# Godot Platformer Tutorial – Complete Guide in Godot 4

Scoring systems are a crucial part of almost every game, including Godot 3D platformers. They add an element of competition, which keeps the players engaged and motivated to perform better.

In this tutorial, we are going to create a scoring system for a gaming application in Godot, an open-source 2D and 3D game engine. Specifically, we will design a coin collection system in which the player’s score will increment upon collecting a coin. Furthermore, we will set up the foundation for this system by writing scripts for the player’s avatar. Once the scoring system is up and running, we will enhance the gaming environment to make it visually appealing. We recommend you come with a basic understanding of Godot and scripting languages.

### Project Files

You need to set up a Godot project to follow along with this tutorial. We have included all the script files and assets used in this tutorial that can serve as a reference while building your application.

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### Coin – Part 1

In this tutorial, we are going to start working on the scoring system for our game. This system will track the player’s score and display it on the screen using a user interface. The score tally will increase each time a player collects a coin. But before we dive into creating the scoring system, we should first set up the foundation of the system by setting up the player’s script.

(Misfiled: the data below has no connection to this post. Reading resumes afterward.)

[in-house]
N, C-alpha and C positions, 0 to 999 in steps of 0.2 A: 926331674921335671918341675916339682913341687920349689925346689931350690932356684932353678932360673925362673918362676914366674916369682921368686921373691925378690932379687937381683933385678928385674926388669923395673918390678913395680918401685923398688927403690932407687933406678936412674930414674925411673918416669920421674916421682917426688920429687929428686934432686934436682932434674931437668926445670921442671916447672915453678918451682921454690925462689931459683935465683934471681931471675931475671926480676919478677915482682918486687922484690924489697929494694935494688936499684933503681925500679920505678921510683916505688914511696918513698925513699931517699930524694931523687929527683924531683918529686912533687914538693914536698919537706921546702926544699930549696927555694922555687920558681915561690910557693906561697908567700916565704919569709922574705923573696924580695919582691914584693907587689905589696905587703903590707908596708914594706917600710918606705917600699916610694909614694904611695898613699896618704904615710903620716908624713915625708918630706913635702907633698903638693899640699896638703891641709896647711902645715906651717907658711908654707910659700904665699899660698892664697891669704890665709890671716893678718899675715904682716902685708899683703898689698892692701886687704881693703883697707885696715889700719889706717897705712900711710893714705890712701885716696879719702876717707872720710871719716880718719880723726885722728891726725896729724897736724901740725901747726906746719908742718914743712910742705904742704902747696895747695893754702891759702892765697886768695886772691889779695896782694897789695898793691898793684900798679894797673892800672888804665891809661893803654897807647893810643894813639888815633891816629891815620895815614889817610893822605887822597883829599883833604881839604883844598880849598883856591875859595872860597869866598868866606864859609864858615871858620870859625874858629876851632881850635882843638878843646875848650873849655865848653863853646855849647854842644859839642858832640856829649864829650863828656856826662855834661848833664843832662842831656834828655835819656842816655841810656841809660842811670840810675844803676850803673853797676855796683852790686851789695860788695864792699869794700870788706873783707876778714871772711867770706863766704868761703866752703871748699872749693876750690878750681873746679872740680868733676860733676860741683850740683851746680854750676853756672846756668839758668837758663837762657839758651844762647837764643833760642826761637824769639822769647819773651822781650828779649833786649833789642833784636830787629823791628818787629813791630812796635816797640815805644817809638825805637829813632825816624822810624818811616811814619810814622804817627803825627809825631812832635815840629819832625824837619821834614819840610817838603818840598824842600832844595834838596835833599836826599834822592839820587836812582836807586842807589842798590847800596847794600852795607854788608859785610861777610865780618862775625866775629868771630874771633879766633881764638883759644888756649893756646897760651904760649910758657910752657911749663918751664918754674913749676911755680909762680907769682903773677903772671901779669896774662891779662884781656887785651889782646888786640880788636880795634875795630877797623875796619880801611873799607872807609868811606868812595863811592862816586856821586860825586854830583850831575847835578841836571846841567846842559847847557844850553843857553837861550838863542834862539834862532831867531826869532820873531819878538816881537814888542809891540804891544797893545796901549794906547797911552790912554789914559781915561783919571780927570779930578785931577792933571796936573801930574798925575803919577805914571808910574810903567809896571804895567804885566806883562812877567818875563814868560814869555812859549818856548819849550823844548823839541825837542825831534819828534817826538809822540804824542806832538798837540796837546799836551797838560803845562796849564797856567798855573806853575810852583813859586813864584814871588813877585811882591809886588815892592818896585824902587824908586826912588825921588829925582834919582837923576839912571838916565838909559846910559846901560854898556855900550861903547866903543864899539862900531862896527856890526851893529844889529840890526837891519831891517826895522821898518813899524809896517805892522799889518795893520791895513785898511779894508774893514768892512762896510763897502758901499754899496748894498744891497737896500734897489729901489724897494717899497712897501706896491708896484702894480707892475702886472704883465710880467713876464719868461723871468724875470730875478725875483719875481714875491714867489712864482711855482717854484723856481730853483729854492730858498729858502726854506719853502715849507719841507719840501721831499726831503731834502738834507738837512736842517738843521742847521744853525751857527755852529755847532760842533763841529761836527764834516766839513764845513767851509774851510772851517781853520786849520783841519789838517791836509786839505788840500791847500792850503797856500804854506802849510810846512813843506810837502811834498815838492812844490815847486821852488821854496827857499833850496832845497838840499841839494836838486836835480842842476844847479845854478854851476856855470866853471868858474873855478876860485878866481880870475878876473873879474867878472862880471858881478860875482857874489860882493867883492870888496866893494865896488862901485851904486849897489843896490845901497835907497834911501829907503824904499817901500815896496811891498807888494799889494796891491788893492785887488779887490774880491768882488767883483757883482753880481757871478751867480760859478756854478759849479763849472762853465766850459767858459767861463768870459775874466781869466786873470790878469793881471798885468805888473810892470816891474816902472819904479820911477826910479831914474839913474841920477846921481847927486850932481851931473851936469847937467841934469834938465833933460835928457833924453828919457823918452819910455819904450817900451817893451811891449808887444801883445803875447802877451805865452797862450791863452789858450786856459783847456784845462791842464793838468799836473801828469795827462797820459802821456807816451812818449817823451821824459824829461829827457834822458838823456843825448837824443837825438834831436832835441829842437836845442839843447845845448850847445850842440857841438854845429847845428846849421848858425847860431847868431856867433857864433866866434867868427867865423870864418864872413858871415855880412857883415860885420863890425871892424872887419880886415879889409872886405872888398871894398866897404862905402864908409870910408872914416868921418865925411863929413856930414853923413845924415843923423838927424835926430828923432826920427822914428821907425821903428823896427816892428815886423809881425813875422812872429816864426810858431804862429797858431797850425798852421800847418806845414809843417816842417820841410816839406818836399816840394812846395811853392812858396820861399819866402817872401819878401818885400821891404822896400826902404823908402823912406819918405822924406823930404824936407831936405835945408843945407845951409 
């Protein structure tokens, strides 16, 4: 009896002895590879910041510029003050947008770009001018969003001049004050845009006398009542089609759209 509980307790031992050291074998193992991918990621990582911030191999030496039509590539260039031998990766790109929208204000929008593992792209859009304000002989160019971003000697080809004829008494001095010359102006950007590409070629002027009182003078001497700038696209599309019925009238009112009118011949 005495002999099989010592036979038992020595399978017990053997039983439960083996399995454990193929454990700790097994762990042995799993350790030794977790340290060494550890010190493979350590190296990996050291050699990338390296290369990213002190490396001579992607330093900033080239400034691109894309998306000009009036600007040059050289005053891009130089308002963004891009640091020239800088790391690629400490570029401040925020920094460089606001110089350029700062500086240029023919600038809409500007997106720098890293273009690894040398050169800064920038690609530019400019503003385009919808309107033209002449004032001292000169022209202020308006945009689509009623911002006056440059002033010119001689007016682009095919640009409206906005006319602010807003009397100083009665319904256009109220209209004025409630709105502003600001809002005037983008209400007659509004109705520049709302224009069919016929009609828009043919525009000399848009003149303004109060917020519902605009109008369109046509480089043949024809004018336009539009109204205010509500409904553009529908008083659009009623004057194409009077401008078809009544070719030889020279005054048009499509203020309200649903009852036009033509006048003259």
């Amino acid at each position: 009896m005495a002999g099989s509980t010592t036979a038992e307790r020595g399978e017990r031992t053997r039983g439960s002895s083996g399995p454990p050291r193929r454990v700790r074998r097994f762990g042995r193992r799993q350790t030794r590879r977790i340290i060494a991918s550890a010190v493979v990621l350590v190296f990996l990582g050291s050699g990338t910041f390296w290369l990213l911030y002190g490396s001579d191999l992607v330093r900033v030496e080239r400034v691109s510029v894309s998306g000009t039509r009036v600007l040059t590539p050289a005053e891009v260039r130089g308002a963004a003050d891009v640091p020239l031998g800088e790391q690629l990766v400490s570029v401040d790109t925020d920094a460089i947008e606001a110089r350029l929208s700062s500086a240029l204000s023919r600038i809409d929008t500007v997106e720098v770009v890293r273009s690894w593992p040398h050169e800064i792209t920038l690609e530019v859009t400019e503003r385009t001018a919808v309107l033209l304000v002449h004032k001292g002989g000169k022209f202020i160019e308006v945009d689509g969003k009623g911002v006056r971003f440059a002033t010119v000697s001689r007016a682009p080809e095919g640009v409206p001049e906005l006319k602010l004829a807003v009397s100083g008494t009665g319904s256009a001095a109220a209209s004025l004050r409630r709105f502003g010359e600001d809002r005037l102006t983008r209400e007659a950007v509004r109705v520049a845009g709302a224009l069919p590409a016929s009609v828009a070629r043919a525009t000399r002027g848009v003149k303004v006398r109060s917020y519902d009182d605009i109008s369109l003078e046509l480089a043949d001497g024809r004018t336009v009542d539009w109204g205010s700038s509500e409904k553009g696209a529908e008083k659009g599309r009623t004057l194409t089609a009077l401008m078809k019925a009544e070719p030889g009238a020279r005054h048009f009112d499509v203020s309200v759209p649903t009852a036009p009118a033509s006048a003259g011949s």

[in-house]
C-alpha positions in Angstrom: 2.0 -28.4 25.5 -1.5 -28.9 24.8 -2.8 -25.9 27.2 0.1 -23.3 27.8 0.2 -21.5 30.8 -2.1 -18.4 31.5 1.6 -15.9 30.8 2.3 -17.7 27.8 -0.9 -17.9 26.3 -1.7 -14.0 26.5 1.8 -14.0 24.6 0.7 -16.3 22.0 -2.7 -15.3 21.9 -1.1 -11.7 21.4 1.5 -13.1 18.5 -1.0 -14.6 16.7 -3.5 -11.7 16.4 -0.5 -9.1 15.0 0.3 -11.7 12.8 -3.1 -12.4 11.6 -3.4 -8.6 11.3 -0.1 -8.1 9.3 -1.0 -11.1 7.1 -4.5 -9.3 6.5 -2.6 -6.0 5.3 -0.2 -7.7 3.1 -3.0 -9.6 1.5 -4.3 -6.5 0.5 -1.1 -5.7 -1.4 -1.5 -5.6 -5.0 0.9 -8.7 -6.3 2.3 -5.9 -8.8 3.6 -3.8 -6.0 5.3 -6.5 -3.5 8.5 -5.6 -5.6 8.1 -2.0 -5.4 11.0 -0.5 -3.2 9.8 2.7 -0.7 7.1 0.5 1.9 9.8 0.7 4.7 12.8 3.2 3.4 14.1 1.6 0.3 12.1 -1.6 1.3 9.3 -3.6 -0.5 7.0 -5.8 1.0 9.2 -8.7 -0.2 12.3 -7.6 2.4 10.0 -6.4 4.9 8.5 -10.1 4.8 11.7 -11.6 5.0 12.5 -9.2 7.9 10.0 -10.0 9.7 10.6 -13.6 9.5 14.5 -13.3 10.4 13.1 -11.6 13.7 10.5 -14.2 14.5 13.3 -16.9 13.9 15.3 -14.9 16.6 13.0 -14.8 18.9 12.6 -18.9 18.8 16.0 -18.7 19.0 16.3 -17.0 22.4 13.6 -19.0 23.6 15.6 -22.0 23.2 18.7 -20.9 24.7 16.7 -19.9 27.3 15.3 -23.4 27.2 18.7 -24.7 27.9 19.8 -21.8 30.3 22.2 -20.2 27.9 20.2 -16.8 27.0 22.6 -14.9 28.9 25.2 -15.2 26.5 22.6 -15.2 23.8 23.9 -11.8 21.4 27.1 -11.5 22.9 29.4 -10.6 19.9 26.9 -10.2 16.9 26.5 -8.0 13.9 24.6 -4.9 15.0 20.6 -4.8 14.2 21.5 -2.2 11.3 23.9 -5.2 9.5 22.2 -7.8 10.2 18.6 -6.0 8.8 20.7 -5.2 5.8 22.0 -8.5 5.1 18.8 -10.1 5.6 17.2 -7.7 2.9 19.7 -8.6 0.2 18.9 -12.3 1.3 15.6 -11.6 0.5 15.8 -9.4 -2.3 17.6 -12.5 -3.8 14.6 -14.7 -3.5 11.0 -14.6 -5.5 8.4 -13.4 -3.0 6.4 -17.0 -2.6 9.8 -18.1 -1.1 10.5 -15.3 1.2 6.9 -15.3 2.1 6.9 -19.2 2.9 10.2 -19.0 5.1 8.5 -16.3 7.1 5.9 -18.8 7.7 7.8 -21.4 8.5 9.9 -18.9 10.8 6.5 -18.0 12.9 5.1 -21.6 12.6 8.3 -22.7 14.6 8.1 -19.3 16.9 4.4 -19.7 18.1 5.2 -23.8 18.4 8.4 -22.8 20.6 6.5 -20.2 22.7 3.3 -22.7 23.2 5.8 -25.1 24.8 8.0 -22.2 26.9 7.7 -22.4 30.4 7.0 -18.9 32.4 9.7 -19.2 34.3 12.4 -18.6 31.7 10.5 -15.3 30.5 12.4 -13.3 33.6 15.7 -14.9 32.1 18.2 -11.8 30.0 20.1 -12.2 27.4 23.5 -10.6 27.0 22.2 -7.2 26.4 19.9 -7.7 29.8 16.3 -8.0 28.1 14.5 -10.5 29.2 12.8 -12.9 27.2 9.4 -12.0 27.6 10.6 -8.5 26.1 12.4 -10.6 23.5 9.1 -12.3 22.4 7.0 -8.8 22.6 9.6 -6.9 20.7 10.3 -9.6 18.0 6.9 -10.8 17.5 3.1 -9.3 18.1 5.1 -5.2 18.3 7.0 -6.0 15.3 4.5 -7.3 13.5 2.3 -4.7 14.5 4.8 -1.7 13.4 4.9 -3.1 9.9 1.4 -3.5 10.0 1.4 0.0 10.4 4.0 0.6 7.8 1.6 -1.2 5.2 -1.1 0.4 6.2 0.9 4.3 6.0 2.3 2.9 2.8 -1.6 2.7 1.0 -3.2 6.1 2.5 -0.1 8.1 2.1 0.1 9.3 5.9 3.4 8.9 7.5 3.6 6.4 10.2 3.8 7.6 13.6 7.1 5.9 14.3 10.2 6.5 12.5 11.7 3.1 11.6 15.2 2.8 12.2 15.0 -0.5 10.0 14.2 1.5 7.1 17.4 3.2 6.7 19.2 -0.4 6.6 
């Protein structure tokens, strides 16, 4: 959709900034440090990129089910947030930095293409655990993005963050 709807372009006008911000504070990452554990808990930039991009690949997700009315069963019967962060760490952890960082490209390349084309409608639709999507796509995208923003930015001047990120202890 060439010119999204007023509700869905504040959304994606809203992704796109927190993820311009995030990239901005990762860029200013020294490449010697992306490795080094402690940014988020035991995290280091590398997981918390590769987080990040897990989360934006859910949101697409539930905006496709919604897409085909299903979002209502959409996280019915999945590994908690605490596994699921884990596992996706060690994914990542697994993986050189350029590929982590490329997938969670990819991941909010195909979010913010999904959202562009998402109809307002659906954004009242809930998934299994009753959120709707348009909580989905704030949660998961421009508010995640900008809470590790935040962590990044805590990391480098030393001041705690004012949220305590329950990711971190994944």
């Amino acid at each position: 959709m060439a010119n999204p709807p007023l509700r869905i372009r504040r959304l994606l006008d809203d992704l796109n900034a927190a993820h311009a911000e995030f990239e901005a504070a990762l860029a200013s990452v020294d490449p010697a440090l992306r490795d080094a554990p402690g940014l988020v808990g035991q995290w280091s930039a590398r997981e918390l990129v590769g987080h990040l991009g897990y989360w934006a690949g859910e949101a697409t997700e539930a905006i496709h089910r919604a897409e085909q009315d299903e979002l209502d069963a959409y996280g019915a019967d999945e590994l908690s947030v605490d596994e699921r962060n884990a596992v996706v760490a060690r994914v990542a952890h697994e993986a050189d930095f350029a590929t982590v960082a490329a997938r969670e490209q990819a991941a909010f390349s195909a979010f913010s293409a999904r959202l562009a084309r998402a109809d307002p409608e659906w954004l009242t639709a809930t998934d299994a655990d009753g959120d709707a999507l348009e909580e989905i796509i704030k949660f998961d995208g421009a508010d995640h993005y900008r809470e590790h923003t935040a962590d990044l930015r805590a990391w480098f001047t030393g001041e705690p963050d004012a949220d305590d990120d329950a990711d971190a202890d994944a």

#### Setting up the Player’s Script

We begin by creating a new variable in the player’s script. This variable, called ‘score,’ will be of the ‘int’ (integer) type. Then, at the bottom of the script, we’ll create a new function called ‘add score’ which will take an ‘amount’ as an argument. The idea behind sending an amount is that you might have different collectibles that you want to increase the score in different ways. The function will simply increment our current score by the provided amount.